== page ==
A Mathematical Theory for Mixing of Particulate Materials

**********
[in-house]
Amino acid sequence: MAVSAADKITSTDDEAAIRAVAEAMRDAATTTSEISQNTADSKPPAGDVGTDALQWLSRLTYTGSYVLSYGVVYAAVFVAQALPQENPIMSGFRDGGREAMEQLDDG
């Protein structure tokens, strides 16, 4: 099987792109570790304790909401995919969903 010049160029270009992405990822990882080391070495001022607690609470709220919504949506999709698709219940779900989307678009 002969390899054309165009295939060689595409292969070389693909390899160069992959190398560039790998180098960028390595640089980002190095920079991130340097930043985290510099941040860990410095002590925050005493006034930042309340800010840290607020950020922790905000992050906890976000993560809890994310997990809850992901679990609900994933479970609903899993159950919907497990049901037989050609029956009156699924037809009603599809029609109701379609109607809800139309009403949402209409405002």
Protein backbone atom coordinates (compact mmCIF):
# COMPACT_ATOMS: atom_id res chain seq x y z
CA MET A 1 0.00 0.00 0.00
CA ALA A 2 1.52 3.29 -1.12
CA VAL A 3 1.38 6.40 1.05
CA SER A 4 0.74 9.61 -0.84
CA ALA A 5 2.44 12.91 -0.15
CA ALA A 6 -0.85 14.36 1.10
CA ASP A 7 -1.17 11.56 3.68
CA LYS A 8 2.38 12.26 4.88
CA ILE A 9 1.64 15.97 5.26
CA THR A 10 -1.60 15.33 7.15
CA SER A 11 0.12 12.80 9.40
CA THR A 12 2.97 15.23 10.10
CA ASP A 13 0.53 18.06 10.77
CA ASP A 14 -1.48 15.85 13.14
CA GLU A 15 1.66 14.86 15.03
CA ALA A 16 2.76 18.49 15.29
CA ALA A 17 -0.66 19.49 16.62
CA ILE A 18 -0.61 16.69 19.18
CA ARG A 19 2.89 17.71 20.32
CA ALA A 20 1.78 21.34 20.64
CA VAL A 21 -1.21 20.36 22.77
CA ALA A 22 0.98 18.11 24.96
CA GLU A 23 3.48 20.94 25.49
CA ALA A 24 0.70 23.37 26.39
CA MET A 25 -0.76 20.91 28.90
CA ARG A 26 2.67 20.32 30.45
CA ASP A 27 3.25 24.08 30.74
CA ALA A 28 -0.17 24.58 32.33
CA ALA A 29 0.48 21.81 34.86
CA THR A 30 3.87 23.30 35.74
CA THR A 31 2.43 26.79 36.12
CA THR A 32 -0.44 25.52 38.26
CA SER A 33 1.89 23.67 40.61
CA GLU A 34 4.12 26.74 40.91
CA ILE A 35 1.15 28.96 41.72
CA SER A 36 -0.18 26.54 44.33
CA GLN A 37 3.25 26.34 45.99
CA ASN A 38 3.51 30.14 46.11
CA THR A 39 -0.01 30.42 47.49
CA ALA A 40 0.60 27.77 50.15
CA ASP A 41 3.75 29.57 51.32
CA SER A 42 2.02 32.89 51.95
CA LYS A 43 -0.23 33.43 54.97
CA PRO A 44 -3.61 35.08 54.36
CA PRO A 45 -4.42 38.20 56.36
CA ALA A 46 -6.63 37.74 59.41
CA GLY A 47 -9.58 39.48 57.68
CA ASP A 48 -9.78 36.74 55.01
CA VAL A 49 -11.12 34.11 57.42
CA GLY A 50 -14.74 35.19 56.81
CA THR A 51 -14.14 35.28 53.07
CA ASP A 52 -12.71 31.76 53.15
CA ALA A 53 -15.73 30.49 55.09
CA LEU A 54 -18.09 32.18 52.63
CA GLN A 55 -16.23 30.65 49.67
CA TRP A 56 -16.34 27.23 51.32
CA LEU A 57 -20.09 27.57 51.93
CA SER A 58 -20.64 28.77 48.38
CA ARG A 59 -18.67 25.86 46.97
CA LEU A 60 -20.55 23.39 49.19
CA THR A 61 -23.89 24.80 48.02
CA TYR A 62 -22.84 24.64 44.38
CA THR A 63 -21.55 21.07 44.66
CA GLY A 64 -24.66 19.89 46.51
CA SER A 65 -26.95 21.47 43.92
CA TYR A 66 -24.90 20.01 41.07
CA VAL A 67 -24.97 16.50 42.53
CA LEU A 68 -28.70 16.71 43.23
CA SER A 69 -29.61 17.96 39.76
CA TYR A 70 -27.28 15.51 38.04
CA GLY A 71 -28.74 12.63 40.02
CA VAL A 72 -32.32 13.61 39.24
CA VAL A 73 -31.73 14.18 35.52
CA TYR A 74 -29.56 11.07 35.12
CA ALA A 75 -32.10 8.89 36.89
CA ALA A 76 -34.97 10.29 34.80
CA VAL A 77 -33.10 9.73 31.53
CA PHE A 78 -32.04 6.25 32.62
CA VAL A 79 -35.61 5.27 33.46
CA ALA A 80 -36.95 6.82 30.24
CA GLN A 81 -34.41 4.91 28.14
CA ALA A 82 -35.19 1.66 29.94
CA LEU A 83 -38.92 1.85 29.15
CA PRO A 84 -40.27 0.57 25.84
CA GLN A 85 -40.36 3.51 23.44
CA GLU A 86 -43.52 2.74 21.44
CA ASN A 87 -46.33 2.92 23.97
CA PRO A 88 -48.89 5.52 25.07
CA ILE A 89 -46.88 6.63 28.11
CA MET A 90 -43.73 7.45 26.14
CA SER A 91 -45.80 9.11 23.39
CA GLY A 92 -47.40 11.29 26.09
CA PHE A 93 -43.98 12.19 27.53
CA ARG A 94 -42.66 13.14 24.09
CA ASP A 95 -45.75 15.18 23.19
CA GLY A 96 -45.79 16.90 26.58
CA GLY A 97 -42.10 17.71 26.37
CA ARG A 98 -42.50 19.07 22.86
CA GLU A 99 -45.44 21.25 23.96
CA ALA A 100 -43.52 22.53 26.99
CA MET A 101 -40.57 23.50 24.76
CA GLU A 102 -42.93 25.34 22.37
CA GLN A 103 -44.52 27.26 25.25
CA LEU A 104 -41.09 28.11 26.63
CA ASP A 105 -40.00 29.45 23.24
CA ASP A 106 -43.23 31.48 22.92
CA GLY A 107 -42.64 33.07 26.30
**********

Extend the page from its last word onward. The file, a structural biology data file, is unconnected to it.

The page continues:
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A theoretical framework for sampling theory is developed. In this relation, concepts like mixture heterogeneity and representative samples are mathematically defined. Further, the relation between Gy's concepts of accuracy and reproducibility with mixture quality and the entropy of the sample distribution is established. Moreover, it is shown that within the developed framework, Lacey's conjecture is mathematically consistent. It is also shown that a consequence of the theory is the prediction of the number of key components of given size in random binary closed batch systems. It is also shown that this estimate is a function of microstructural properties of the mixture under study. Furthermore, this theory is used to develop a unifying approach to description of RTD of continuous systems. These results are further used to develop a model for RTD of a commercial twin screw extruder. A new theoretical approach to the dynamics of the mixing processes is developed. In this context, the concept of heterogeneity landscape is introduced. It is argued that the valleys in the heterogeneity landscape correspond to different equilibrium states of the mixture. Further, it is shown that the valleys in the heterogeneity landscape can mathematically be described by heterogeneity equation and this would allow for classification of all the valleys. The characteristic function of the general solution to the heterogeneity equation is also determined. Moreover, it is shown that based on the mathematical model for the valleys, one can deduce that in the case of insufficient information about the mixture structure, the normal distribution, up to the second order; is the best distribution indescribing the mixture structure.